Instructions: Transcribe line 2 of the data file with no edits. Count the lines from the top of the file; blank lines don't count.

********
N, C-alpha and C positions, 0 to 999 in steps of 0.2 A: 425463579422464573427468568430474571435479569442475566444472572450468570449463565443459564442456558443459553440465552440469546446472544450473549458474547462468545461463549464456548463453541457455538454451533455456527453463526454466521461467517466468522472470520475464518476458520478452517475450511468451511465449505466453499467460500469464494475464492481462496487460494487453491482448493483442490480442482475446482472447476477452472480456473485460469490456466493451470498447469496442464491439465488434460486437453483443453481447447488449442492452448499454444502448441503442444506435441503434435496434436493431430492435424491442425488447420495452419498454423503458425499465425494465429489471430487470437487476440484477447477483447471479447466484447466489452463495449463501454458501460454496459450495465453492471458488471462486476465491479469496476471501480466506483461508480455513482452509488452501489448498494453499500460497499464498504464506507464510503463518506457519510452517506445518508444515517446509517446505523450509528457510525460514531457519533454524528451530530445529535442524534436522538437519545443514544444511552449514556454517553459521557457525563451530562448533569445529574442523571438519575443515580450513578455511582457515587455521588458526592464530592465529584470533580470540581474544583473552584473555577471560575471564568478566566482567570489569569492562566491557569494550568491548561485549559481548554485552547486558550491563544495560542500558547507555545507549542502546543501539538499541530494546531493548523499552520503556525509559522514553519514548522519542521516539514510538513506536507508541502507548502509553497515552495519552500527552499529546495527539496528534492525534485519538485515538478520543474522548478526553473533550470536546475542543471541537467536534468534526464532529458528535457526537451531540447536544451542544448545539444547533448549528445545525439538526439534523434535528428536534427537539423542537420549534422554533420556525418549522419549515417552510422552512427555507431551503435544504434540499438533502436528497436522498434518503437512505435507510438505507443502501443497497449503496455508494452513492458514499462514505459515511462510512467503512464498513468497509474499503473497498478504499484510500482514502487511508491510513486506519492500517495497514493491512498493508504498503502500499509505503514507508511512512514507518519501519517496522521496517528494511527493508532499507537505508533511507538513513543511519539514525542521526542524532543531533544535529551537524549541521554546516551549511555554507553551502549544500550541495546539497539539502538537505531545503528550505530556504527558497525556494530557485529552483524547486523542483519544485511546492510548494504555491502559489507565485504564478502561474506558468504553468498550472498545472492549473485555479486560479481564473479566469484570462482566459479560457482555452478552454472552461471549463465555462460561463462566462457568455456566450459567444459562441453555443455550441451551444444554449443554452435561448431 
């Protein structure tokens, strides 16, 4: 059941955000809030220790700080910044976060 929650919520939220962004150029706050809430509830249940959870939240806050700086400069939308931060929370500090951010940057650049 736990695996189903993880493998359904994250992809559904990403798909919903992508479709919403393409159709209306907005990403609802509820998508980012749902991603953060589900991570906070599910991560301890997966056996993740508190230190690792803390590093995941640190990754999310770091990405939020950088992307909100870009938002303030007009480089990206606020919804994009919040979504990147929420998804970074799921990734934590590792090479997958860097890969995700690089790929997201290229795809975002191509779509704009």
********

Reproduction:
């Protein structure tokens, strides 16, 4: 059941955000809030220790700080910044976060 929650919520939220962004150029706050809430509830249940959870939240806050700086400069939308931060929370500090951010940057650049 736990695996189903993880493998359904994250992809559904990403798909919903992508479709919403393409159709209306907005990403609802509820998508980012749902991603953060589900991570906070599910991560301890997966056996993740508190230190690792803390590093995941640190990754999310770091990405939020950088992307909100870009938002303030007009480089990206606020919804994009919040979504990147929420998804970074799921990734934590590792090479997958860097890969995700690089790929997201290229795809975002191509779509704009």